Jennifer from Vino Travels shares Rosato from the Veneto with Pasqua

Katarina from Grapevine Adventures shares An Italian Rosé Wine that Makes You Sparkle

Our host Lauren from The Swirling Dervish discusses Cantele Negroamaro Rosato: Summer Wine from the Heart of Puglia


20 thoughts on “Rosato, Drinking Pink Italian Style from the Mountains to the Sea

  1. Allison Wallace

    So many interesting things to note in this article…love that they are 100% solar and Lagrein is something we’ve only tried recently in the New World (Oregon) but am starting to see it more and more. We don’t drink much Rosato so I’m definitely interested in reading more!

  2. Marcia J Hamm

    The packaging alone on the Guerrieri alone looks enticing! And I’ve had a lot of Lagrein, but never one in pink form! That’s awesome! Thanks for sharing!

    1. Lynn Post author

      It was my second Lagrein rosato, Colterenzio makes a very nice version too. Definitely not something you see everyday!

    1. Lynn Post author

      This was my first time tasting Lagrein kretzer style, a nice wine. I’m waiting for their 2019 to taste the difference between it and one with age.

  3. David

    I hadn’t heard of that “kretzer” term for rosé before! I’ve enjoyed a few wines from Muri-Gries, very good…but haven’t tried the rosé yet, curious to do so now!

    1. Lynn Post author

      Another word to throw into the mix! Muri-Gries has been making Lagrein for some time, hope you’re able to find one of their kretzer wines David.

    1. Lynn Post author

      It’s funny as I didn’t even think about the age until I started writing notes. At four years it was still quite alive, thanks for your comment Linda!

  4. robincgc

    I love it when you introduce me to new things for me! While I am somewhat familiar with Alto-Adige, I did not know about Muri-Gries and was completely unfamiliar with “Kretzer”. What an amazing new region to explore (virtually). The climate seems so interesting also.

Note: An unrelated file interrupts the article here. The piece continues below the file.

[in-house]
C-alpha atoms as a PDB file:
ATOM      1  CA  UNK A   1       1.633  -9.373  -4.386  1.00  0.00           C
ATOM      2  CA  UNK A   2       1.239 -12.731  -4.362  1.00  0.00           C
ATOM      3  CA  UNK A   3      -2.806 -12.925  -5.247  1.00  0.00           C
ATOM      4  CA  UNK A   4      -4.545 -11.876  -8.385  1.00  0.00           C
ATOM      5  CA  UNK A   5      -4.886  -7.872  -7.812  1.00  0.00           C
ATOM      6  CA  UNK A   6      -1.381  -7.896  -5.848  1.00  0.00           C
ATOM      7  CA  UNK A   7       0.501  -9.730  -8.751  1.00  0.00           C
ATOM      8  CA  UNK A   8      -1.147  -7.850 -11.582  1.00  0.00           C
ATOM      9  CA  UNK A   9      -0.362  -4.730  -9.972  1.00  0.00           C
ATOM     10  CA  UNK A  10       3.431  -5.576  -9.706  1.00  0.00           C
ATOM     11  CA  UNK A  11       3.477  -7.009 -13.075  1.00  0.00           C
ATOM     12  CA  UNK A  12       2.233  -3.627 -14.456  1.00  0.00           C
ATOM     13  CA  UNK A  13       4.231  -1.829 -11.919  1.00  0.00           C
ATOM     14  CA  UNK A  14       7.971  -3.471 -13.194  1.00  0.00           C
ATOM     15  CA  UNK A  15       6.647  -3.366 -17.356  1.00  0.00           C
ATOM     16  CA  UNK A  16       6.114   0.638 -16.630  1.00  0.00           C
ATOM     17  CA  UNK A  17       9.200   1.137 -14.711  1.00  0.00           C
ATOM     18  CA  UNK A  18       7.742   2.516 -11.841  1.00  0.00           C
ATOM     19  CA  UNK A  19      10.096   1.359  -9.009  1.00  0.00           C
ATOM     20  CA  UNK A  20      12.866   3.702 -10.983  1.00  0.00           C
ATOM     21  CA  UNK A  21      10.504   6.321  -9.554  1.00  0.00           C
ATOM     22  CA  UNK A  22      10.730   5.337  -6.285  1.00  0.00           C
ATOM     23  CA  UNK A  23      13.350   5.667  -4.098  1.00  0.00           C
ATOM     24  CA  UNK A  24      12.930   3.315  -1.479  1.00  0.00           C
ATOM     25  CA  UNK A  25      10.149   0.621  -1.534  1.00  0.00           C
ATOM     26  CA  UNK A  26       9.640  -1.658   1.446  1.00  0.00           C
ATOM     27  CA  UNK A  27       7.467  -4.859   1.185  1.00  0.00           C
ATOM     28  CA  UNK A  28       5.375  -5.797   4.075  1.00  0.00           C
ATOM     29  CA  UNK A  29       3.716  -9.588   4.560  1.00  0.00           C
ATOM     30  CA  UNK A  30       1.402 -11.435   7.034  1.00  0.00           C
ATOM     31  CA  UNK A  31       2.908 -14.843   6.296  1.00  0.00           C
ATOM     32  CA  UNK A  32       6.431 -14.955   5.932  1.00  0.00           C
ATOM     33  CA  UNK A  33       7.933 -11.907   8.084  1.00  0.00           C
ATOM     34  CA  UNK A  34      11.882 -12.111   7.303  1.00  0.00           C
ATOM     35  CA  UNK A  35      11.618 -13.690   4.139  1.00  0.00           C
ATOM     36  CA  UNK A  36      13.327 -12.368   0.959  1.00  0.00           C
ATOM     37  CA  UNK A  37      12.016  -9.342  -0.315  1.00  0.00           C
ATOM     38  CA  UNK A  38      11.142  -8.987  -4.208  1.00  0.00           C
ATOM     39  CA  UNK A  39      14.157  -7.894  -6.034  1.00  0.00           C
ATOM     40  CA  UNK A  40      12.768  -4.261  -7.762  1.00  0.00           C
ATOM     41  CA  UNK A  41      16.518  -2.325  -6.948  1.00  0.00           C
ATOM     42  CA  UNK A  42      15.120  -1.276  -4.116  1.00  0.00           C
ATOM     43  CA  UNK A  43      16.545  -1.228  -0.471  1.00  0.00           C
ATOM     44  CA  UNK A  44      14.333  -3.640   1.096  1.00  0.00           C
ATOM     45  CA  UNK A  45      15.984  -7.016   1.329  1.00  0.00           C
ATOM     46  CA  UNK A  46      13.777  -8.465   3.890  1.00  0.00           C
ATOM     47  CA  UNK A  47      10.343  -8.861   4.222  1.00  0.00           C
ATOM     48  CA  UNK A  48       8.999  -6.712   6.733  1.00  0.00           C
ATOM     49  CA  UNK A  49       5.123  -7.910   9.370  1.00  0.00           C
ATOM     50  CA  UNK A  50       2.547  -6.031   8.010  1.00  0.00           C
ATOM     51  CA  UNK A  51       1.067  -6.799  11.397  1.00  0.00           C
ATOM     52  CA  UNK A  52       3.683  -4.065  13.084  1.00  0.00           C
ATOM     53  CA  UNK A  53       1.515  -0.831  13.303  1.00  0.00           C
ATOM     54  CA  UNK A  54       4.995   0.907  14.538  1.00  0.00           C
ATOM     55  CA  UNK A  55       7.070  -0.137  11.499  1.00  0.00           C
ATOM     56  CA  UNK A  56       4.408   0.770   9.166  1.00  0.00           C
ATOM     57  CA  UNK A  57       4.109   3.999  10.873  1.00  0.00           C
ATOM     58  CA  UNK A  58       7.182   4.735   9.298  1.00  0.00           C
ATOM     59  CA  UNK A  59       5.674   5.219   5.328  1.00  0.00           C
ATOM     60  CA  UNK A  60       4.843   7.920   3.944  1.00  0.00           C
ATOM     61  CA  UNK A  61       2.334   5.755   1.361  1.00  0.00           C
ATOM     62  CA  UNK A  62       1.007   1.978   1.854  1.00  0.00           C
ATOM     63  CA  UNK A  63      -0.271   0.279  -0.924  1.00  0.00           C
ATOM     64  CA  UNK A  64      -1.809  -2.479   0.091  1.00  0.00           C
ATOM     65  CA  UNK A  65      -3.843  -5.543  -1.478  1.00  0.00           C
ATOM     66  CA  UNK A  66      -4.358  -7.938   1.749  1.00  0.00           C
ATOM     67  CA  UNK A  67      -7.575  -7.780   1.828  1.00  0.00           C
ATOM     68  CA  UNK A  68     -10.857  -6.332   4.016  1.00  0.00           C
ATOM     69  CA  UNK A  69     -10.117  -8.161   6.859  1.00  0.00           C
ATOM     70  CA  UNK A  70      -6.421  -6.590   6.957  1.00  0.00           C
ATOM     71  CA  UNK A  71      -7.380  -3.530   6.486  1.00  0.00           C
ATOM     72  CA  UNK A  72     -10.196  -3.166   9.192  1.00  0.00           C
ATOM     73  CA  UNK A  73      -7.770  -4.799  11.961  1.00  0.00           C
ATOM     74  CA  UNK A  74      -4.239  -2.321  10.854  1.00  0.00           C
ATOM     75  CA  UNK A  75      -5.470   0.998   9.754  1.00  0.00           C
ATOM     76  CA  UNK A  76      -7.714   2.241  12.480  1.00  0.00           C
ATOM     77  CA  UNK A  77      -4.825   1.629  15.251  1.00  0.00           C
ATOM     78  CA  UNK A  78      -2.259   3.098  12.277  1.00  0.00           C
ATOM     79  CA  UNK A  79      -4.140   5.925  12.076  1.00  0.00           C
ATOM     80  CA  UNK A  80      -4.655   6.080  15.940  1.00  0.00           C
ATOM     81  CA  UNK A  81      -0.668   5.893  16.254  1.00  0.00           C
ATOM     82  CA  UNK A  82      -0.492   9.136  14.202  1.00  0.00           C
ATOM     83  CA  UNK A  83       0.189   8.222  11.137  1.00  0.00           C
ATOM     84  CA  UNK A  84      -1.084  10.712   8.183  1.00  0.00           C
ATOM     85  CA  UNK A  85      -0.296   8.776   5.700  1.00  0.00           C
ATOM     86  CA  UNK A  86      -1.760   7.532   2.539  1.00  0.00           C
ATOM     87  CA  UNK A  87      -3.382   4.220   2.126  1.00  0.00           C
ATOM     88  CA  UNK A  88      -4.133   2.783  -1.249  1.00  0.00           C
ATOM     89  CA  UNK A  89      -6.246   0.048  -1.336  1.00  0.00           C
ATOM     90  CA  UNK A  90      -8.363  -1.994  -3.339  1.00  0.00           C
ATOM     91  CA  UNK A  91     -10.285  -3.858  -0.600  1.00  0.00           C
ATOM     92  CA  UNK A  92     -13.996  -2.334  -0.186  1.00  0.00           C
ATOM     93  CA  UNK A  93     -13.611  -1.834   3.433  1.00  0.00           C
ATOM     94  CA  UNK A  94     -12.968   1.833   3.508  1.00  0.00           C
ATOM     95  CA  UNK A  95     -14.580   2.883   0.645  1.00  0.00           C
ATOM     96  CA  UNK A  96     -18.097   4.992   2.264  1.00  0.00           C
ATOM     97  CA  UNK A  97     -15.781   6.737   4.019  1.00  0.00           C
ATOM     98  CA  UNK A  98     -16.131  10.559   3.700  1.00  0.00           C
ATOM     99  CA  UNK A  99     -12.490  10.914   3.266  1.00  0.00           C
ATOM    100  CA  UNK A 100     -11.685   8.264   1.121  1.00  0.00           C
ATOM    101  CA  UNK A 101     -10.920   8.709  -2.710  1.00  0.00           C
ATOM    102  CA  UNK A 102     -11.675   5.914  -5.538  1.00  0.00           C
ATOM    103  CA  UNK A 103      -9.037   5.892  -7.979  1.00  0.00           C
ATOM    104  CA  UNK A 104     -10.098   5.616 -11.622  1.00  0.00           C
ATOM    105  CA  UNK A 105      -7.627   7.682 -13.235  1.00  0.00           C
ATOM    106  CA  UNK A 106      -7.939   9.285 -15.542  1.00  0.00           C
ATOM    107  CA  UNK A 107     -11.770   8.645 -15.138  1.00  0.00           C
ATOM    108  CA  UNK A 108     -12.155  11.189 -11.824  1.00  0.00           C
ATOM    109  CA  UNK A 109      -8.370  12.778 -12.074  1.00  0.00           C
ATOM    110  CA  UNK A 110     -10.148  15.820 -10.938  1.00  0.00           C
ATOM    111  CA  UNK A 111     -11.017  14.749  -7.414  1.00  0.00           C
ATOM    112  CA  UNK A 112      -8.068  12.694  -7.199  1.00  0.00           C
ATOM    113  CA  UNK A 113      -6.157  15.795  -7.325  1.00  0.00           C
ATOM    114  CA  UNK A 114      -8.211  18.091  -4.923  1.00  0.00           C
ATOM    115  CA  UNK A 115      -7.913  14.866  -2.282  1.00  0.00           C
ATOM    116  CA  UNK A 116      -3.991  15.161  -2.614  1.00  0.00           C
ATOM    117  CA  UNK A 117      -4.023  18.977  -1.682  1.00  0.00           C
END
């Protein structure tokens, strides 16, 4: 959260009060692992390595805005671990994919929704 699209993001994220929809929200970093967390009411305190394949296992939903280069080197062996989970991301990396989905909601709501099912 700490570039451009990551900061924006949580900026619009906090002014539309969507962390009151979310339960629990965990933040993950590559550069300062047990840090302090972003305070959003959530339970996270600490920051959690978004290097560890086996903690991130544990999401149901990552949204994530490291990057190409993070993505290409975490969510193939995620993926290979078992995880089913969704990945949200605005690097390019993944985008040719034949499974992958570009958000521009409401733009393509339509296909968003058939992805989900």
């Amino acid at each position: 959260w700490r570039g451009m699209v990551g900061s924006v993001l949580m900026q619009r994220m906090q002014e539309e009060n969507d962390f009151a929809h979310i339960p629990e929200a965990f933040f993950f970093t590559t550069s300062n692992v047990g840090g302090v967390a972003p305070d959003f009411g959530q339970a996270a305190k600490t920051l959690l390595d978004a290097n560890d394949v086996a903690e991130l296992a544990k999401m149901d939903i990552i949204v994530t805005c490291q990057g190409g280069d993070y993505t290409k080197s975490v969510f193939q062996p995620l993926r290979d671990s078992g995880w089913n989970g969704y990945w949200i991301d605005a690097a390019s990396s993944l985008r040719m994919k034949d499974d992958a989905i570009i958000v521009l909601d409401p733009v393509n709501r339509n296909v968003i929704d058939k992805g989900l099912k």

I do enjoy Lagrein and would find it very interesting to taste as a rose. It sounds like it was perfect for your evening.

    1. Lynn Post author

      This was my first Lagrein kretzer, enjoyed it so. I think you might be able to find it in the states. Hope so, I think you’d like it!

  5. Lauren

    Love that you shared two such different wines! What a demonstration of the range of rosato, and the grapes and terroirs that give rise to it. I’ve never had a rosato from Le Marche but the name of this one calls to me: Rosa dei Venti. What a nice image!

    1. Lynn Post author

      The Marche rosato is named to honor their twenty employees- Rosa dei Venti. Thanks for your comment Lauren!

  6. Eileen

    I haven’t had many Italian Rosato, except for the regular big names (and probably mass produced). I’m starting to find smaller, specialty wine shops to see what they have. Wines like these… they’re harder to find. Both of them sound nice based on your notes, I think I’d like them both and will see if I can locate them!

  7. Kat Rene

    I absolutely love that they are 100% solar! And I’ve never had a rosato from Le Marche and Kretzer is completely new to me. Thank you for the education! Always love being exposed to new things.

    1. Lynn Post author

      I believe that was my first Le Marche rosato too. One hundred percent with you re new things!

  8. Karen Grove

    Isn’t it great that we’ve come such a long way from our younger “Pink Zin” days when pink wines were not good. Now U.S. wineries have discovered how to make excellent “pinks” that are dry and so refreshing on hot summer days. Our favorite right now is Upper Five’s (SW Oregon) rosado.

    1. Lynn Post author

      No kidding Karen! I’m glad to hear your enjoying Oregon rosado. Seems often times when I say rosé people think Provence. It’s good stuff but there is so much more. My last southern Oregon rosé was Quady North.